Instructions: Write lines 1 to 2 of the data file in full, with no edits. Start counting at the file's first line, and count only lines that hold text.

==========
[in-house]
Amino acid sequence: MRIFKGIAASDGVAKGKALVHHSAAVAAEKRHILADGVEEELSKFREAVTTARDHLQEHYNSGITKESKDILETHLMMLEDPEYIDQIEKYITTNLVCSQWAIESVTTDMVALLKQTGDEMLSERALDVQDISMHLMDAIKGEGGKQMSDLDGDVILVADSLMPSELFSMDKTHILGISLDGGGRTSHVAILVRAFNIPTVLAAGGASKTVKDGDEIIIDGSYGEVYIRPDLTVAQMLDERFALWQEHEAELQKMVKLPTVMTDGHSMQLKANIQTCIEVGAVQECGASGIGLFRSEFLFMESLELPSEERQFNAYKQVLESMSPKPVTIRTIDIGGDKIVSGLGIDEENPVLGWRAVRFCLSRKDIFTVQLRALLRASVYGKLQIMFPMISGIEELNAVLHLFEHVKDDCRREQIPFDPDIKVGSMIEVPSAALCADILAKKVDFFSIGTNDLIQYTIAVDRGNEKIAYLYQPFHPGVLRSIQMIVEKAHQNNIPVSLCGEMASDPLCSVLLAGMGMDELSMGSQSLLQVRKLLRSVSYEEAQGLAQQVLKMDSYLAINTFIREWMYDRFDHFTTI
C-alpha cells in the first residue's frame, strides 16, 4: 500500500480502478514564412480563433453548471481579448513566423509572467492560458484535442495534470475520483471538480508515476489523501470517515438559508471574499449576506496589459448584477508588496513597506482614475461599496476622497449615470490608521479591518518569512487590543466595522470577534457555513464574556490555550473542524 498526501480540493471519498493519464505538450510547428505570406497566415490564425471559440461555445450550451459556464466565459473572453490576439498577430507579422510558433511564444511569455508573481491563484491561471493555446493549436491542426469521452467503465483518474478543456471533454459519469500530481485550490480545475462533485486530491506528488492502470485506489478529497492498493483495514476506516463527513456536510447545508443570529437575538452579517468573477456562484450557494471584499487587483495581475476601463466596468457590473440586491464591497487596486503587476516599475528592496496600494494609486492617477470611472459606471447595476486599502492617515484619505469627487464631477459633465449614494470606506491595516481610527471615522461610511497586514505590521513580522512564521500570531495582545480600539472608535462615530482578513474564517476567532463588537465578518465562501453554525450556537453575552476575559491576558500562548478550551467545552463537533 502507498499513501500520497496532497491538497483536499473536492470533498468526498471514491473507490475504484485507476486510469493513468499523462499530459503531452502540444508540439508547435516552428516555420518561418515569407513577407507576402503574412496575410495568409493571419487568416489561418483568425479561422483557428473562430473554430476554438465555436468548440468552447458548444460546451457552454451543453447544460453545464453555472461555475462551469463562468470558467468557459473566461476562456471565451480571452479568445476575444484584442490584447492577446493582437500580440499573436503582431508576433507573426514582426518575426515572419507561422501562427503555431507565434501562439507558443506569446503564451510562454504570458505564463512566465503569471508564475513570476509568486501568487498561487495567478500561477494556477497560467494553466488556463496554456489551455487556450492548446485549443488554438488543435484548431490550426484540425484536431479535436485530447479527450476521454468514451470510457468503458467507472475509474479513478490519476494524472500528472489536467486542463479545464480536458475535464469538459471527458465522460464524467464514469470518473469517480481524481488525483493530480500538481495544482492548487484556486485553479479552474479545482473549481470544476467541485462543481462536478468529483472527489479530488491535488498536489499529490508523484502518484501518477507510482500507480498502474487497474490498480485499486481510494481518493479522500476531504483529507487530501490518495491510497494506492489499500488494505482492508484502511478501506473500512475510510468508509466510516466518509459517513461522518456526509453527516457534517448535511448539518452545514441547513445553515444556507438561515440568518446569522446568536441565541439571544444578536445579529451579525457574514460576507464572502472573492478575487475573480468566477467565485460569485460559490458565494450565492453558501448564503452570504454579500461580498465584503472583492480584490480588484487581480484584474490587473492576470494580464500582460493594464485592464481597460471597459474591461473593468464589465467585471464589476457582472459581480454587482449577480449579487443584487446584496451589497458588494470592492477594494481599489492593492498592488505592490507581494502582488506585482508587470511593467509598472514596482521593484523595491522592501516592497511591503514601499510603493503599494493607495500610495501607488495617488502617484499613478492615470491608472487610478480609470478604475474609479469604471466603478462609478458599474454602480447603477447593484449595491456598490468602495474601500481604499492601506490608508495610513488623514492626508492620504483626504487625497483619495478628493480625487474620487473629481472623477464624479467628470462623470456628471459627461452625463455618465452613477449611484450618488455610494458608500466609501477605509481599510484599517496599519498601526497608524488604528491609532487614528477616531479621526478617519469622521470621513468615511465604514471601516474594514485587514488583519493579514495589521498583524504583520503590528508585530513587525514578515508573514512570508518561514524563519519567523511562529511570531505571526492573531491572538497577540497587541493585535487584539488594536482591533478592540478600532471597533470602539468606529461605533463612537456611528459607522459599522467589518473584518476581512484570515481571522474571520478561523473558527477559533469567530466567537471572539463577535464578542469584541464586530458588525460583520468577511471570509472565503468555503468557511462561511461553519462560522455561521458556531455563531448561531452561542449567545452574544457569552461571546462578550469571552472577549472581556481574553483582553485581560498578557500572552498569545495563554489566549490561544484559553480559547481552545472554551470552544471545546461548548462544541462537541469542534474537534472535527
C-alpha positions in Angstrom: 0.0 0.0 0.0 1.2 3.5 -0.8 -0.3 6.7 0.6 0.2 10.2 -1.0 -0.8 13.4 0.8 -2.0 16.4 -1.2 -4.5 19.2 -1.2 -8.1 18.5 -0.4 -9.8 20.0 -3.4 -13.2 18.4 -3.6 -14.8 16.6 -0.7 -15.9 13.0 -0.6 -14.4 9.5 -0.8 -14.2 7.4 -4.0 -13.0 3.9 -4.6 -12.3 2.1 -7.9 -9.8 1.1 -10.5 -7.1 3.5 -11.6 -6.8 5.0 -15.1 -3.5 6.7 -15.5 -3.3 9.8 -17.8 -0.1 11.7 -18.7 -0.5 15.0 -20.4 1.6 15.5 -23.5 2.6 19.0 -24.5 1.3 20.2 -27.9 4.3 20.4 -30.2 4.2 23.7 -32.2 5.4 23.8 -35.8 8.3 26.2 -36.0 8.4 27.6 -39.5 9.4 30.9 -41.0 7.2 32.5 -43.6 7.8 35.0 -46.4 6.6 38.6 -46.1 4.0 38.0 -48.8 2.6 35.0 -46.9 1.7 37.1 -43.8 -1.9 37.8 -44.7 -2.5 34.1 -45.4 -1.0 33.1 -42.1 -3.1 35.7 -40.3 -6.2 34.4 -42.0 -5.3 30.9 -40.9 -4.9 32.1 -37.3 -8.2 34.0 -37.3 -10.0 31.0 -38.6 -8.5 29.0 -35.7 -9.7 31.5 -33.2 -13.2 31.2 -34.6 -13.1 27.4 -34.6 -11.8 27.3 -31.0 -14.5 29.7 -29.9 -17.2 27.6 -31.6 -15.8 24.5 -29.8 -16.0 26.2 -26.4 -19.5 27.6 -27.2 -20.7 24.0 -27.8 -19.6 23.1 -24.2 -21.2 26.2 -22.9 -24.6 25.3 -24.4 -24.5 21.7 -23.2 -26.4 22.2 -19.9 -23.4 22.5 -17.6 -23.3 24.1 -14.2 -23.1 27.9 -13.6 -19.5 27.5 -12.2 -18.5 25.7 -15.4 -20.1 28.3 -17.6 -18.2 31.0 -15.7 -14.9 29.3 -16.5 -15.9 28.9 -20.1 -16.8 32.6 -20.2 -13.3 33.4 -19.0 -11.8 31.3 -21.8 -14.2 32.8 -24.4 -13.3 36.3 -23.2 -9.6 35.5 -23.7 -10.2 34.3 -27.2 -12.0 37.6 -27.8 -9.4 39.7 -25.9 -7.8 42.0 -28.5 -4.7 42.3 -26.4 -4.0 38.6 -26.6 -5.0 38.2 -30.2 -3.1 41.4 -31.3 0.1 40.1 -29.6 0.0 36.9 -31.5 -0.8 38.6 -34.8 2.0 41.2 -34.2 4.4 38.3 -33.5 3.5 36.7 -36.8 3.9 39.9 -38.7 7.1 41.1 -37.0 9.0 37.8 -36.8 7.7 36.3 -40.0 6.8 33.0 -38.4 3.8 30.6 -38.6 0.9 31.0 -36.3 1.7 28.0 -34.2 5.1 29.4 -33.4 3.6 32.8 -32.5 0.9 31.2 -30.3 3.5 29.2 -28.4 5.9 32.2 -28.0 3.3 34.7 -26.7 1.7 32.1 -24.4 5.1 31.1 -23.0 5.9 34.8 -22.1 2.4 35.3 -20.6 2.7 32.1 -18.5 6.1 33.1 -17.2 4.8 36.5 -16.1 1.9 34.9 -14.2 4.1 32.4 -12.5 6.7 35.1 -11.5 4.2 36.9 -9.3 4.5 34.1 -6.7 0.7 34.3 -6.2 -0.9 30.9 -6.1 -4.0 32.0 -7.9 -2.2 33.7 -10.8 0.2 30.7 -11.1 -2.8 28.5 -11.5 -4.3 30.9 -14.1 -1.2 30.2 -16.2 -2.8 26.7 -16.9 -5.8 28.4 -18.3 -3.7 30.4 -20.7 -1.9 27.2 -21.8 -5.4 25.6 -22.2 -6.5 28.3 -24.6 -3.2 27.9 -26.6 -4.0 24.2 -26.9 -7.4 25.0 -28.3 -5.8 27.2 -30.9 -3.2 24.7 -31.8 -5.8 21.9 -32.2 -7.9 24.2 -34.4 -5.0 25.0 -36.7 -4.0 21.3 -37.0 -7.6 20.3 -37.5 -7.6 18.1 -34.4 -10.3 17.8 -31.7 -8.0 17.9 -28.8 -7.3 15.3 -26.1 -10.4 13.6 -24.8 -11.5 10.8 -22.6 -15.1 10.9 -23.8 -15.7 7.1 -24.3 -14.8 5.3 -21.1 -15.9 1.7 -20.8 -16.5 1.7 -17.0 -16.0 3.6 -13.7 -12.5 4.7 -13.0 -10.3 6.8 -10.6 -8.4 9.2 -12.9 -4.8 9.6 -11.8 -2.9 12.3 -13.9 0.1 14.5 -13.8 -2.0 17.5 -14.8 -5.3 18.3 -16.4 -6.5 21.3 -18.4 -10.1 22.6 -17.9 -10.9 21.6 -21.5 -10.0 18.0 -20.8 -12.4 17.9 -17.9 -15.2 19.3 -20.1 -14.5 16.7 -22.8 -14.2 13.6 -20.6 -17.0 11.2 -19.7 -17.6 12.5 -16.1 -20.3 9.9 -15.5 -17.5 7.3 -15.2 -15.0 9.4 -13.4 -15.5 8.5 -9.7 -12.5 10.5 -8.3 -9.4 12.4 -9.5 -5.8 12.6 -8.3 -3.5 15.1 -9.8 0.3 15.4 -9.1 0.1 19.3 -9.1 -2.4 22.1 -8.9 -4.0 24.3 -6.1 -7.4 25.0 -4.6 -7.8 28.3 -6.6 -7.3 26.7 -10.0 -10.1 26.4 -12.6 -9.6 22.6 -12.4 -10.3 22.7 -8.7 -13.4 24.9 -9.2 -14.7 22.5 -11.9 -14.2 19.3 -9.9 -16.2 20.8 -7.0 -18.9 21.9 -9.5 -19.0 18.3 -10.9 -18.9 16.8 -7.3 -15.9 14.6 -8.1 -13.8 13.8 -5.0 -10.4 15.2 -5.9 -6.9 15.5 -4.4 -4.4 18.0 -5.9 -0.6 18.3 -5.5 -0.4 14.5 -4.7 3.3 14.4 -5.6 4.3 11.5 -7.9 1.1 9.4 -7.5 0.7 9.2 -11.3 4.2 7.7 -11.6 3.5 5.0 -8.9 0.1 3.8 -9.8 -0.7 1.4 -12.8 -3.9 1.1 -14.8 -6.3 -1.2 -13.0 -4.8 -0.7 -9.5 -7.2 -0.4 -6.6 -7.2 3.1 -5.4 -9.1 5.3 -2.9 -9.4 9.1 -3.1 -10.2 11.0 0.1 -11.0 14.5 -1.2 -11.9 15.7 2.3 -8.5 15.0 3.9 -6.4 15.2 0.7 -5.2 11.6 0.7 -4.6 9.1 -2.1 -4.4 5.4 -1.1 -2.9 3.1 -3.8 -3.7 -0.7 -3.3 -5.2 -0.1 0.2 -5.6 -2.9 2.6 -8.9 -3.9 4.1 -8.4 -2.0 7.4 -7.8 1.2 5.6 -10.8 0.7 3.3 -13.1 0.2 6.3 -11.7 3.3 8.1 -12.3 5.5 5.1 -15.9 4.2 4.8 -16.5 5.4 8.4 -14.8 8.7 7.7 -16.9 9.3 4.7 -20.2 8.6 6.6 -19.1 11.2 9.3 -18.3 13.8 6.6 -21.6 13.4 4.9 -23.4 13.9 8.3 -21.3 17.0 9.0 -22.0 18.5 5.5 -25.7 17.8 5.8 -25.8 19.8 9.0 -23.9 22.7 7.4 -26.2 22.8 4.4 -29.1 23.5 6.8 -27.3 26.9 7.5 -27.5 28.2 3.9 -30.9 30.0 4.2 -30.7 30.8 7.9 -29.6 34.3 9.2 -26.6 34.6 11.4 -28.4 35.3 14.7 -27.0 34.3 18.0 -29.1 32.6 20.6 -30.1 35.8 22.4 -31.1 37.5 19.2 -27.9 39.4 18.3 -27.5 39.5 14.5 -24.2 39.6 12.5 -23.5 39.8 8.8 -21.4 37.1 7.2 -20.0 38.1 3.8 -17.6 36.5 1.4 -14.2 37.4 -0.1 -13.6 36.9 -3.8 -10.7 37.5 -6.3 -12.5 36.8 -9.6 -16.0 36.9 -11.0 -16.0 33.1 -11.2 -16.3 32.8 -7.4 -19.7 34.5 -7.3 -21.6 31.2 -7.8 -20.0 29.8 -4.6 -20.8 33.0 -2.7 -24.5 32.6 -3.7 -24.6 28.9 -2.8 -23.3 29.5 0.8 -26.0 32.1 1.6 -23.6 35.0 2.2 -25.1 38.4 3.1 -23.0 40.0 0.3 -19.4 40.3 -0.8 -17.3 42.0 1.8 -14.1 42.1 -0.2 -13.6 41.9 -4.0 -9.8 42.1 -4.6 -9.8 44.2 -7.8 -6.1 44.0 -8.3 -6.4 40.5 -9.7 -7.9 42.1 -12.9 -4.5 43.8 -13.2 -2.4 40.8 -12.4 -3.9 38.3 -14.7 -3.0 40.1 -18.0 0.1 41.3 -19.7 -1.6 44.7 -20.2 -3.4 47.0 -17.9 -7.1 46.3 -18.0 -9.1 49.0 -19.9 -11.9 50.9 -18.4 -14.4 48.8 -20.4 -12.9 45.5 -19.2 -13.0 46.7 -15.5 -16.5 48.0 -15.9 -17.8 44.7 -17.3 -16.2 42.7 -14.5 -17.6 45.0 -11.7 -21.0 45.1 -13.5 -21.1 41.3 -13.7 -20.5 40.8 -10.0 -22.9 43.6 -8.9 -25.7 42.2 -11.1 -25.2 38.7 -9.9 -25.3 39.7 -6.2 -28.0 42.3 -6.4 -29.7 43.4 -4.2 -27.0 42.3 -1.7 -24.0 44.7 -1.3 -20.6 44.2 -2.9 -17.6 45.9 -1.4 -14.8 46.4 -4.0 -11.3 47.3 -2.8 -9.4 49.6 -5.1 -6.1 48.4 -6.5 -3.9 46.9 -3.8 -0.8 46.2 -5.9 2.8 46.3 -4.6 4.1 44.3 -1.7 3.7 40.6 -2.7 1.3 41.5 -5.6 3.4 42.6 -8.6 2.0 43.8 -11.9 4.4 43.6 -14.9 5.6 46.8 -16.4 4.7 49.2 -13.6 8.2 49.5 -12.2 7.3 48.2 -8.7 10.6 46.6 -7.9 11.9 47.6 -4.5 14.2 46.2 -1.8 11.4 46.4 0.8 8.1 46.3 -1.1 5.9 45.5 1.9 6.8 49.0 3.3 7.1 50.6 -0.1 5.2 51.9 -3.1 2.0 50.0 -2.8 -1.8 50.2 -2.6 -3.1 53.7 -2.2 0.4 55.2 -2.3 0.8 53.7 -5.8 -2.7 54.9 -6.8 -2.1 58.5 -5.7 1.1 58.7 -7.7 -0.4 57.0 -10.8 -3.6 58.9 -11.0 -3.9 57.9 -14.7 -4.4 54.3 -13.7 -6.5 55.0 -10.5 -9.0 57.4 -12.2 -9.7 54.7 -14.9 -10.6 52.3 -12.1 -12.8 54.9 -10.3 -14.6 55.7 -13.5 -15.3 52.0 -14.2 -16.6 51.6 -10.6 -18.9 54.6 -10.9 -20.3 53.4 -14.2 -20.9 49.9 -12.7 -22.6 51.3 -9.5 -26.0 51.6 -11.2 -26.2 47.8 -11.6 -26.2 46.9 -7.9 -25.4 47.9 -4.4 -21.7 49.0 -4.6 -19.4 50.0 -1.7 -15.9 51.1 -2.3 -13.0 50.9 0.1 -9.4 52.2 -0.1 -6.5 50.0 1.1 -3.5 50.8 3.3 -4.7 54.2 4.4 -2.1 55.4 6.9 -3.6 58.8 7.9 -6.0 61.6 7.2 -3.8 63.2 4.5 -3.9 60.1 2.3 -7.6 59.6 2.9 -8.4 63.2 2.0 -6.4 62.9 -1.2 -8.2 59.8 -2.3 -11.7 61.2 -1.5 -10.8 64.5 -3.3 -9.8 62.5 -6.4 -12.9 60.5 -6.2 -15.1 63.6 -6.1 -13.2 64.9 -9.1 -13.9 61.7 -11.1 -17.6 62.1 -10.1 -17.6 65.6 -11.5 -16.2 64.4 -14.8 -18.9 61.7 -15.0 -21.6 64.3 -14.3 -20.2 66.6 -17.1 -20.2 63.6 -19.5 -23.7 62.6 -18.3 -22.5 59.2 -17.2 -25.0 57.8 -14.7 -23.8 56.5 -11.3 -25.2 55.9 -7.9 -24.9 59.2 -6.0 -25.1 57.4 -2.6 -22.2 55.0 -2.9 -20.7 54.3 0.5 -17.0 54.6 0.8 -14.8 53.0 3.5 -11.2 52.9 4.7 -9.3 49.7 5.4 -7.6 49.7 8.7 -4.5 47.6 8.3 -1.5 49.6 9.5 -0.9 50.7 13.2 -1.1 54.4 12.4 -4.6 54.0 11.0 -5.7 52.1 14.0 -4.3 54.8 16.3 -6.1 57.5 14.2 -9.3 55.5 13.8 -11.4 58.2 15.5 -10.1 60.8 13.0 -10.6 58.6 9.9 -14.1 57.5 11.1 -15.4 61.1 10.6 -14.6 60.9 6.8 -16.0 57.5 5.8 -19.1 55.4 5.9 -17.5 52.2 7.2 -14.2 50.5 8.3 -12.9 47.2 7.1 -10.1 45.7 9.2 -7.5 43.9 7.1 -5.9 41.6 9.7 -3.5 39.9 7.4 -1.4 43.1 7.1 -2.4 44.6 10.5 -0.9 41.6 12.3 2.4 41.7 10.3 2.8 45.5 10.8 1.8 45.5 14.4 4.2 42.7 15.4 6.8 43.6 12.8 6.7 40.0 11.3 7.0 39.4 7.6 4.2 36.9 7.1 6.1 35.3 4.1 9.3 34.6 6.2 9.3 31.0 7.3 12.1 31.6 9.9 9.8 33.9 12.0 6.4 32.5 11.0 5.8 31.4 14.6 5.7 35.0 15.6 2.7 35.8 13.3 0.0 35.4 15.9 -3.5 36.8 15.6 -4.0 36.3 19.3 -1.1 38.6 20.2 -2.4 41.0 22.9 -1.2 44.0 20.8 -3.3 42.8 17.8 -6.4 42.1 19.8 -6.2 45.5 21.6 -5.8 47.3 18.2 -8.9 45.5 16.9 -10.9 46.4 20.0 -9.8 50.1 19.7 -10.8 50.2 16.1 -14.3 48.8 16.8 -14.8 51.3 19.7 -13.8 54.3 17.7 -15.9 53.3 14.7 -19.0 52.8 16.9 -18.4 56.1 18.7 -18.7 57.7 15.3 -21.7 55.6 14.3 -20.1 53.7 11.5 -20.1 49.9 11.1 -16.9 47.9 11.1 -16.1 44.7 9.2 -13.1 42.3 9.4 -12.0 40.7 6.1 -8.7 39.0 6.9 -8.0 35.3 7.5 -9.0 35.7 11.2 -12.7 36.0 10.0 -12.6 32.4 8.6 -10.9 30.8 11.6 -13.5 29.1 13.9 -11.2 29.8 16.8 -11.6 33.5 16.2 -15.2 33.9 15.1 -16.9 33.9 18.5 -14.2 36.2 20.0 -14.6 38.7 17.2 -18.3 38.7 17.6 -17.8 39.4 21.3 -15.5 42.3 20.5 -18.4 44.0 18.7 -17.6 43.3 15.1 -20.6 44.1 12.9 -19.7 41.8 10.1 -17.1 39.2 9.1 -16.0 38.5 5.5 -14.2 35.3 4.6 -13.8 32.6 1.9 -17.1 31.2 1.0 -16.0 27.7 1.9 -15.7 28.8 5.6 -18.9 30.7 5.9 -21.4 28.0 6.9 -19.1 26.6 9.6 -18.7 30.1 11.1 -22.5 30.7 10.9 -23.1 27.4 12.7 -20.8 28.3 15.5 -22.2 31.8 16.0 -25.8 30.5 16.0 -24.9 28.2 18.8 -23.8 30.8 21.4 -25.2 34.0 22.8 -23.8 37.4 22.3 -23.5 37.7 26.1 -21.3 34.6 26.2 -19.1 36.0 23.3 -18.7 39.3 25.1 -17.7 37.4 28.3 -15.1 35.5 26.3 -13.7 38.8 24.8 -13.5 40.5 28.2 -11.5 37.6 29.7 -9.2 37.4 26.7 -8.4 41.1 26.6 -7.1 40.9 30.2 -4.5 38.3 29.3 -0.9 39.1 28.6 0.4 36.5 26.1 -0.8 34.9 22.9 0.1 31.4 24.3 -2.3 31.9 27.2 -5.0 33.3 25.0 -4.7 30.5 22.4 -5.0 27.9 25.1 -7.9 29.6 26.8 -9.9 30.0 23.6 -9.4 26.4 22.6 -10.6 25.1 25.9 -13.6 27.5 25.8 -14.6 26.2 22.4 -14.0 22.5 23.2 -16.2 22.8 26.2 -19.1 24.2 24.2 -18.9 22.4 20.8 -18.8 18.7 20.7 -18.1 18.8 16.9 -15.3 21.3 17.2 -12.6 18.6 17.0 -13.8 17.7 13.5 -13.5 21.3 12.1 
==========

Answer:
[in-house]
Amino acid sequence: MRIFKGIAASDGVAKGKALVHHSAAVAAEKRHILADGVEEELSKFREAVTTARDHLQEHYNSGITKESKDILETHLMMLEDPEYIDQIEKYITTNLVCSQWAIESVTTDMVALLKQTGDEMLSERALDVQDISMHLMDAIKGEGGKQMSDLDGDVILVADSLMPSELFSMDKTHILGISLDGGGRTSHVAILVRAFNIPTVLAAGGASKTVKDGDEIIIDGSYGEVYIRPDLTVAQMLDERFALWQEHEAELQKMVKLPTVMTDGHSMQLKANIQTCIEVGAVQECGASGIGLFRSEFLFMESLELPSEERQFNAYKQVLESMSPKPVTIRTIDIGGDKIVSGLGIDEENPVLGWRAVRFCLSRKDIFTVQLRALLRASVYGKLQIMFPMISGIEELNAVLHLFEHVKDDCRREQIPFDPDIKVGSMIEVPSAALCADILAKKVDFFSIGTNDLIQYTIAVDRGNEKIAYLYQPFHPGVLRSIQMIVEKAHQNNIPVSLCGEMASDPLCSVLLAGMGMDELSMGSQSLLQVRKLLRSVSYEEAQGLAQQVLKMDSYLAINTFIREWMYDRFDHFTTI